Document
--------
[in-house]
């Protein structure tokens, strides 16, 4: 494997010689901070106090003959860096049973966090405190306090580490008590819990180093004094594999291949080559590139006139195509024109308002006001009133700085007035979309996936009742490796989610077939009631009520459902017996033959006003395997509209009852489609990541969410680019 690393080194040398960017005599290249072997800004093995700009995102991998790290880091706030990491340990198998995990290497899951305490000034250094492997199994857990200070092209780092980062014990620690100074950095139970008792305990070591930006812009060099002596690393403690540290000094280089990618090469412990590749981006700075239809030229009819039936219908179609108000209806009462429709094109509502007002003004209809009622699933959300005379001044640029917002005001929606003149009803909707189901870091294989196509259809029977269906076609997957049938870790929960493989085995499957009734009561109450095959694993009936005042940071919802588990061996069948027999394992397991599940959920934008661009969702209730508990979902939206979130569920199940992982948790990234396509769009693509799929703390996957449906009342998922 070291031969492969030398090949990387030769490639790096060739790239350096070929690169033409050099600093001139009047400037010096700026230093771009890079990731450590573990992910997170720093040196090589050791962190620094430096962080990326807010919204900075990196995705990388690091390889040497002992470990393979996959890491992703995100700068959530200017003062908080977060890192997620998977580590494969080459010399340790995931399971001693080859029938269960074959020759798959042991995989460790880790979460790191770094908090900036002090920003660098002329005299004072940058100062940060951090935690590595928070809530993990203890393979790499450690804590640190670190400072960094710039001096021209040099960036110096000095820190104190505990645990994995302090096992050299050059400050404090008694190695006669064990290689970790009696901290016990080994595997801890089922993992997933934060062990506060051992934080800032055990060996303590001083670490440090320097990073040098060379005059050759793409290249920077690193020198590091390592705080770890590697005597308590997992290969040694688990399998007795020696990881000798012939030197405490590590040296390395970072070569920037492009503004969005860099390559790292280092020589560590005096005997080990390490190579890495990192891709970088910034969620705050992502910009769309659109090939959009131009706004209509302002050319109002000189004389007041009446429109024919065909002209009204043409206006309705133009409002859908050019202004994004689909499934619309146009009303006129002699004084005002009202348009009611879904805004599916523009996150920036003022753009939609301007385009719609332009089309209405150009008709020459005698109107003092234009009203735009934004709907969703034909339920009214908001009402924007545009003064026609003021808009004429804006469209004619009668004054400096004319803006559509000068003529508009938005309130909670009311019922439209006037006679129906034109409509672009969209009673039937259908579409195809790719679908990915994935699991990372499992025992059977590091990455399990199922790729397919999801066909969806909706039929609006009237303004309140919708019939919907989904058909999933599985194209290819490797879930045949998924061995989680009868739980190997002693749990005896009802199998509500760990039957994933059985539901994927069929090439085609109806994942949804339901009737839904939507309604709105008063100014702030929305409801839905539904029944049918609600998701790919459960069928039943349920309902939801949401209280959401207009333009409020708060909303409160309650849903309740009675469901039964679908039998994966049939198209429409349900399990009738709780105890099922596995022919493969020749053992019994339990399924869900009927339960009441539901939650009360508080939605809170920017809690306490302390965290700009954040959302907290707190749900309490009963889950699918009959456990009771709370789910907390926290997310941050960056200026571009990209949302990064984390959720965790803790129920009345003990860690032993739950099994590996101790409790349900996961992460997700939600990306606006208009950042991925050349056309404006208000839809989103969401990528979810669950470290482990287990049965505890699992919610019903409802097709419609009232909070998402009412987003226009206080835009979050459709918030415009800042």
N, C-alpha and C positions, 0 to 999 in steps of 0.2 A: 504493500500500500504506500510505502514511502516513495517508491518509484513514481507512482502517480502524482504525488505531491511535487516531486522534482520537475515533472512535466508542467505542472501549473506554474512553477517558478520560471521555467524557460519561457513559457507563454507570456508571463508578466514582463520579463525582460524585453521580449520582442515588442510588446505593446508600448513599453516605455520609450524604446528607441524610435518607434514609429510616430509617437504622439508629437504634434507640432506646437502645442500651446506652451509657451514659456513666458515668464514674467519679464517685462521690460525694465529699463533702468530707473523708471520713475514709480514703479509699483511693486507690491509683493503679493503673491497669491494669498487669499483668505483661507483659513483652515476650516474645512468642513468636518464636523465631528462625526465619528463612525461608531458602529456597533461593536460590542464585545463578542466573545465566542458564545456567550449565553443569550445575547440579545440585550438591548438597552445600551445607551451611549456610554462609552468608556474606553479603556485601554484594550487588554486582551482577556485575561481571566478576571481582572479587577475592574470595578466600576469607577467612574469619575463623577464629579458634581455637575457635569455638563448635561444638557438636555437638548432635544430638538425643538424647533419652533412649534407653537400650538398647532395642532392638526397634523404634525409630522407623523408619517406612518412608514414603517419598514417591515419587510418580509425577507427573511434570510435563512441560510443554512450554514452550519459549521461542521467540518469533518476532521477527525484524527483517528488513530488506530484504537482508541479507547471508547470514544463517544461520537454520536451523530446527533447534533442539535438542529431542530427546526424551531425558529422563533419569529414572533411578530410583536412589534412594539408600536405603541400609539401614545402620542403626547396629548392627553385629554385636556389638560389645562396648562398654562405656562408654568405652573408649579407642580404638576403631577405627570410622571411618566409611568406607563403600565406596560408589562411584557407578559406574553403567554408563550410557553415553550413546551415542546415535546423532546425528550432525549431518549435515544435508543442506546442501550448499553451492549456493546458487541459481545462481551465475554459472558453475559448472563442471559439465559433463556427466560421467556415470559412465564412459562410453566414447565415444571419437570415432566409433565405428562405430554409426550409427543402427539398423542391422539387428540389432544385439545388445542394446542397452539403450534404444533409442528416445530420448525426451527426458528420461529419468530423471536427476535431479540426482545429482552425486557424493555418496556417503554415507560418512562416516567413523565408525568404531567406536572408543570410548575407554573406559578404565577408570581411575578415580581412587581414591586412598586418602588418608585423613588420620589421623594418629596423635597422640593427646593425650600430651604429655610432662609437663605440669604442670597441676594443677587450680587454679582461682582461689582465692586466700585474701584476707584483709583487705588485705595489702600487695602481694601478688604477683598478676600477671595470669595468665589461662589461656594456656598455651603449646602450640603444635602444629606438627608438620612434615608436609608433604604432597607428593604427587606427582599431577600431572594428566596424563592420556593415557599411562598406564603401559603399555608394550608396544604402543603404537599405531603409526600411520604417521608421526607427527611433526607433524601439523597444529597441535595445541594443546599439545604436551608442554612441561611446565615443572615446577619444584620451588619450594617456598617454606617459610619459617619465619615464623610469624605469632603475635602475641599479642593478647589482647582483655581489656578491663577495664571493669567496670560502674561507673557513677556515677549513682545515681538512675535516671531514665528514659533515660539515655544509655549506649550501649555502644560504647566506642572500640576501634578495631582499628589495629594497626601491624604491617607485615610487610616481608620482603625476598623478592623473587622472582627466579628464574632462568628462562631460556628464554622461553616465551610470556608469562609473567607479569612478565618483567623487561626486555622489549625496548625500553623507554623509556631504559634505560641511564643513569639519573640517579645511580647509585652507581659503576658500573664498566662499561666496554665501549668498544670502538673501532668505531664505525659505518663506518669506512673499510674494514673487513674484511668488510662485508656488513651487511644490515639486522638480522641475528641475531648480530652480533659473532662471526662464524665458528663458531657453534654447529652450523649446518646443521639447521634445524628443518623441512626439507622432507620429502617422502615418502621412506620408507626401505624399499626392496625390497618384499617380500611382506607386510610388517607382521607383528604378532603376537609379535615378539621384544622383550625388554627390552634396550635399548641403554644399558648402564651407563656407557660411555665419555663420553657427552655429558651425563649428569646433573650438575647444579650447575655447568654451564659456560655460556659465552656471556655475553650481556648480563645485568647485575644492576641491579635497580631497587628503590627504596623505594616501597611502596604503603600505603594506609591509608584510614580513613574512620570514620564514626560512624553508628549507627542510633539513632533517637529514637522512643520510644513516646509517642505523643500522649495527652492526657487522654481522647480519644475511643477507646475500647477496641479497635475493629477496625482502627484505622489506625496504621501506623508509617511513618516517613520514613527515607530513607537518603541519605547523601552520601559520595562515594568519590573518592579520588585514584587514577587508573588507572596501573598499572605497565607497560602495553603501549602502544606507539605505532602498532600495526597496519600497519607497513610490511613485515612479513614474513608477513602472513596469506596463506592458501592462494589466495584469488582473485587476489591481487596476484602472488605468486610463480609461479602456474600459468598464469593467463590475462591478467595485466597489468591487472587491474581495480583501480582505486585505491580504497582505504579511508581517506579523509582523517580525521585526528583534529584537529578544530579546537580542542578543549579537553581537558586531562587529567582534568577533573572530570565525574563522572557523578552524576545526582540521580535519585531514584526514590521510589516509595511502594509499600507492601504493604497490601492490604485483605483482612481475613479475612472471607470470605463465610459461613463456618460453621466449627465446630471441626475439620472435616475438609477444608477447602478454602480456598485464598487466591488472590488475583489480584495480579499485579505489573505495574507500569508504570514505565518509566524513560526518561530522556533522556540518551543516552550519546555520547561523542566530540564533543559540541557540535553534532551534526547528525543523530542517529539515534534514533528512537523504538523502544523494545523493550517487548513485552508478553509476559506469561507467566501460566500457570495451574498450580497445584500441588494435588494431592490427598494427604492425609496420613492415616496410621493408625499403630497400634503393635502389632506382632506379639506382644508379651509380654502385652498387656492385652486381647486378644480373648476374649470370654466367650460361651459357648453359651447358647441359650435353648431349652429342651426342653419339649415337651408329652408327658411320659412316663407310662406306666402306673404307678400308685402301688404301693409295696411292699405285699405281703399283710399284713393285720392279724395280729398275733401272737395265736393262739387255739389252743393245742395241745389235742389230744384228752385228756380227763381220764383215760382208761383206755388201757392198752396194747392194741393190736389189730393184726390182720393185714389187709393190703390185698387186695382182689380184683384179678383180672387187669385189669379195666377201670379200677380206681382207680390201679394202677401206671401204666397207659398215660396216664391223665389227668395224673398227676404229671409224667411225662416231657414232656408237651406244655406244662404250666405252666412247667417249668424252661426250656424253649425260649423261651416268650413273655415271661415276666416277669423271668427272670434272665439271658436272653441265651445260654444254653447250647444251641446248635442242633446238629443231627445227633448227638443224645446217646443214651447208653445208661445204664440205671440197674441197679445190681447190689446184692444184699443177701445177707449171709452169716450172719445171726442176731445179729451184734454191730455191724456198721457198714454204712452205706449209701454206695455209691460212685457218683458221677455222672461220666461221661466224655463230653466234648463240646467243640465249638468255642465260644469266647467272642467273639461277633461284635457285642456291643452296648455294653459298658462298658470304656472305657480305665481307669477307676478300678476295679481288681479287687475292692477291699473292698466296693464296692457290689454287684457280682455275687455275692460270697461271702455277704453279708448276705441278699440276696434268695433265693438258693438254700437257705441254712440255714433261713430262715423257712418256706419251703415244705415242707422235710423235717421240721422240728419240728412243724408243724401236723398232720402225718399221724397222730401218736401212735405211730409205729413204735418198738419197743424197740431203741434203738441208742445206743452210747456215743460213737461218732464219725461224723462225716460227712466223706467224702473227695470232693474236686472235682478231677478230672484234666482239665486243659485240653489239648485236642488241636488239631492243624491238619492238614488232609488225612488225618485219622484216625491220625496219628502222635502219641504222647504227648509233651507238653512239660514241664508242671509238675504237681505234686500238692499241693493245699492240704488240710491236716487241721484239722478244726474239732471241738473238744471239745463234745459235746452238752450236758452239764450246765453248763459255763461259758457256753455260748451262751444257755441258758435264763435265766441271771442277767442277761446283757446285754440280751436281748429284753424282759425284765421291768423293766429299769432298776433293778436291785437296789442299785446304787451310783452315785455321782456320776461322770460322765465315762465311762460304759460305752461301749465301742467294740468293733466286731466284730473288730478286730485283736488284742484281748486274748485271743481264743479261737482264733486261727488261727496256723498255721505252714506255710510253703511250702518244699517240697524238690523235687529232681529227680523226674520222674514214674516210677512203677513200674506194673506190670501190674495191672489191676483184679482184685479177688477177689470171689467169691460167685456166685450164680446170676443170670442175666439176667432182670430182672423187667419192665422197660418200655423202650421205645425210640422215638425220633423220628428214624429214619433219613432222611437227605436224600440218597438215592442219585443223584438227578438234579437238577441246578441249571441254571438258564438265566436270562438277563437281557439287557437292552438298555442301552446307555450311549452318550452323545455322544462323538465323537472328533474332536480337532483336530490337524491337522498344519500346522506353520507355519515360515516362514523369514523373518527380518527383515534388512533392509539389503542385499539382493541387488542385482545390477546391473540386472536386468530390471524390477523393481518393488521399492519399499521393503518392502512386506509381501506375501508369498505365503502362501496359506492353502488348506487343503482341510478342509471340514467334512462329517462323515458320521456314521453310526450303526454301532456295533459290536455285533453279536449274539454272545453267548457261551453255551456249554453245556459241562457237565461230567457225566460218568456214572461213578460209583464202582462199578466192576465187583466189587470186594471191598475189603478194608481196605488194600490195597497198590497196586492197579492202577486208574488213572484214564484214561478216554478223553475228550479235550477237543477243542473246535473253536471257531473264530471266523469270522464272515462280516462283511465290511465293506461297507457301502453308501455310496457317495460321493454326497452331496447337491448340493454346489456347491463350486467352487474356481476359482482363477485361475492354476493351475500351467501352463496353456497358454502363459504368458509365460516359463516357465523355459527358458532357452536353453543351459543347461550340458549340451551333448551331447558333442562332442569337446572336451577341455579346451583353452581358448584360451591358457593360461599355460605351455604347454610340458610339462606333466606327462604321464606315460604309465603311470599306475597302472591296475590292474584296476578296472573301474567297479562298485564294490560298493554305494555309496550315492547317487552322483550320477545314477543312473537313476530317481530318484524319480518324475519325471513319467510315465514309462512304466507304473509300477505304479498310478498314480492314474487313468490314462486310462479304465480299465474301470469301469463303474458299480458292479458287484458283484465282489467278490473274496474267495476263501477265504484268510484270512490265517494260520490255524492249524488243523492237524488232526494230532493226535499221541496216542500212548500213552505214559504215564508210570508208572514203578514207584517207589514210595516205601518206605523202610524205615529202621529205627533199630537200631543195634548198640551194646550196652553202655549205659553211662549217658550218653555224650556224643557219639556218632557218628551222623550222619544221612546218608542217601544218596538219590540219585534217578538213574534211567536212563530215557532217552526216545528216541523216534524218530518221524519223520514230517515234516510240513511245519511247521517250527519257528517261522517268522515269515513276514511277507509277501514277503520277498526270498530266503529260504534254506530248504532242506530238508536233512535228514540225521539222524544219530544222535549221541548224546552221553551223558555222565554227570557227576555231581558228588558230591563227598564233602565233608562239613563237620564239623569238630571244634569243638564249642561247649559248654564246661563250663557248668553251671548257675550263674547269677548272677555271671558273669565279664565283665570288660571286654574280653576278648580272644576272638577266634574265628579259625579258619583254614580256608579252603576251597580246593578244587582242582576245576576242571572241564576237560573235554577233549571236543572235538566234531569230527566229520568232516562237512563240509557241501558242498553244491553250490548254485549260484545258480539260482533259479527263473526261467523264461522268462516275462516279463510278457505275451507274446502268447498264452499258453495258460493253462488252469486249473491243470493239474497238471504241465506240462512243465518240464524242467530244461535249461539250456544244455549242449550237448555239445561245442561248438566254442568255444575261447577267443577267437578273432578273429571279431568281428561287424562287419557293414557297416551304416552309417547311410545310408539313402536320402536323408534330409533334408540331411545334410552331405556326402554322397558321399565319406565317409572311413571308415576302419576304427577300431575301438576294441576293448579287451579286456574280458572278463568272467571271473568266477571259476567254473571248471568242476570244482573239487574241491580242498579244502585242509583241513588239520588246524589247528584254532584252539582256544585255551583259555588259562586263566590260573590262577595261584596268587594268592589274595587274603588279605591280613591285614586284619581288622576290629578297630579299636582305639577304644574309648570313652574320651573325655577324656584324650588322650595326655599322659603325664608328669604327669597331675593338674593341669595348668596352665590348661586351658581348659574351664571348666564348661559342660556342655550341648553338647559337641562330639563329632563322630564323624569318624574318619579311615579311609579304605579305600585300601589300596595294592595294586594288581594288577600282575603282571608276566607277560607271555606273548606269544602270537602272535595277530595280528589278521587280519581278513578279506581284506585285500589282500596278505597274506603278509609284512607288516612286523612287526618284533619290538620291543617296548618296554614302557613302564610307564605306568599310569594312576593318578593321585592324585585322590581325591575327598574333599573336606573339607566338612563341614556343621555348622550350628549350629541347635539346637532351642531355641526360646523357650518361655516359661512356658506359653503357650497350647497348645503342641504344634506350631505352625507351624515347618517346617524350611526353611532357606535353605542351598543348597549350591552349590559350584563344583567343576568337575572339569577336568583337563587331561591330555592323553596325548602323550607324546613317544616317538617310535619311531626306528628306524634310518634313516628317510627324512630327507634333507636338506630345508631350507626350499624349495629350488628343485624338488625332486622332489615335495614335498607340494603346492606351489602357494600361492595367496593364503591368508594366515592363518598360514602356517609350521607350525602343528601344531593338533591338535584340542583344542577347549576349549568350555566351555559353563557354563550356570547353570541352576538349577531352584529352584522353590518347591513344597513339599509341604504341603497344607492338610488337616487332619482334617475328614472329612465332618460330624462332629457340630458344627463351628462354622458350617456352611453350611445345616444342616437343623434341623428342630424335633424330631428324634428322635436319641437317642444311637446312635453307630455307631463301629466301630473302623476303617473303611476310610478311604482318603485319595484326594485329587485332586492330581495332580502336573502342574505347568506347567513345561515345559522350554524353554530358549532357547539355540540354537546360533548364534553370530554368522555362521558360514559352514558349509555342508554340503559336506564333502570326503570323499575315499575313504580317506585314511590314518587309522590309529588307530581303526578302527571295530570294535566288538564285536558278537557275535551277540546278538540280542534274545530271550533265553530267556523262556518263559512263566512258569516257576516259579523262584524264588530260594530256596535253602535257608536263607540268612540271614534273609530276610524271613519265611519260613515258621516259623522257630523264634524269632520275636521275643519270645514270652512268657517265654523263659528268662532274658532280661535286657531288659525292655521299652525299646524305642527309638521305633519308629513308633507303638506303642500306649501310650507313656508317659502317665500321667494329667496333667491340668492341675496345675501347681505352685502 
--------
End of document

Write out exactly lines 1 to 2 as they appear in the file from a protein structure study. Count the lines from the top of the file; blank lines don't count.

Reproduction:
[in-house]
């Protein structure tokens, strides 16, 4: 494997010689901070106090003959860096049973966090405190306090580490008590819990180093004094594999291949080559590139006139195509024109308002006001009133700085007035979309996936009742490796989610077939009631009520459902017996033959006003395997509209009852489609990541969410680019 690393080194040398960017005599290249072997800004093995700009995102991998790290880091706030990491340990198998995990290497899951305490000034250094492997199994857990200070092209780092980062014990620690100074950095139970008792305990070591930006812009060099002596690393403690540290000094280089990618090469412990590749981006700075239809030229009819039936219908179609108000209806009462429709094109509502007002003004209809009622699933959300005379001044640029917002005001929606003149009803909707189901870091294989196509259809029977269906076609997957049938870790929960493989085995499957009734009561109450095959694993009936005042940071919802588990061996069948027999394992397991599940959920934008661009969702209730508990979902939206979130569920199940992982948790990234396509769009693509799929703390996957449906009342998922 070291031969492969030398090949990387030769490639790096060739790239350096070929690169033409050099600093001139009047400037010096700026230093771009890079990731450590573990992910997170720093040196090589050791962190620094430096962080990326807010919204900075990196995705990388690091390889040497002992470990393979996959890491992703995100700068959530200017003062908080977060890192997620998977580590494969080459010399340790995931399971001693080859029938269960074959020759798959042991995989460790880790979460790191770094908090900036002090920003660098002329005299004072940058100062940060951090935690590595928070809530993990203890393979790499450690804590640190670190400072960094710039001096021209040099960036110096000095820190104190505990645990994995302090096992050299050059400050404090008694190695006669064990290689970790009696901290016990080994595997801890089922993992997933934060062990506060051992934080800032055990060996303590001083670490440090320097990073040098060379005059050759793409290249920077690193020198590091390592705080770890590697005597308590997992290969040694688990399998007795020696990881000798012939030197405490590590040296390395970072070569920037492009503004969005860099390559790292280092020589560590005096005997080990390490190579890495990192891709970088910034969620705050992502910009769309659109090939959009131009706004209509302002050319109002000189004389007041009446429109024919065909002209009204043409206006309705133009409002859908050019202004994004689909499934619309146009009303006129002699004084005002009202348009009611879904805004599916523009996150920036003022753009939609301007385009719609332009089309209405150009008709020459005698109107003092234009009203735009934004709907969703034909339920009214908001009402924007545009003064026609003021808009004429804006469209004619009668004054400096004319803006559509000068003529508009938005309130909670009311019922439209006037006679129906034109409509672009969209009673039937259908579409195809790719679908990915994935699991990372499992025992059977590091990455399990199922790729397919999801066909969806909706039929609006009237303004309140919708019939919907989904058909999933599985194209290819490797879930045949998924061995989680009868739980190997002693749990005896009802199998509500760990039957994933059985539901994927069929090439085609109806994942949804339901009737839904939507309604709105008063100014702030929305409801839905539904029944049918609600998701790919459960069928039943349920309902939801949401209280959401207009333009409020708060909303409160309650849903309740009675469901039964679908039998994966049939198209429409349900399990009738709780105890099922596995022919493969020749053992019994339990399924869900009927339960009441539901939650009360508080939605809170920017809690306490302390965290700009954040959302907290707190749900309490009963889950699918009959456990009771709370789910907390926290997310941050960056200026571009990209949302990064984390959720965790803790129920009345003990860690032993739950099994590996101790409790349900996961992460997700939600990306606006208009950042991925050349056309404006208000839809989103969401990528979810669950470290482990287990049965505890699992919610019903409802097709419609009232909070998402009412987003226009206080835009979050459709918030415009800042």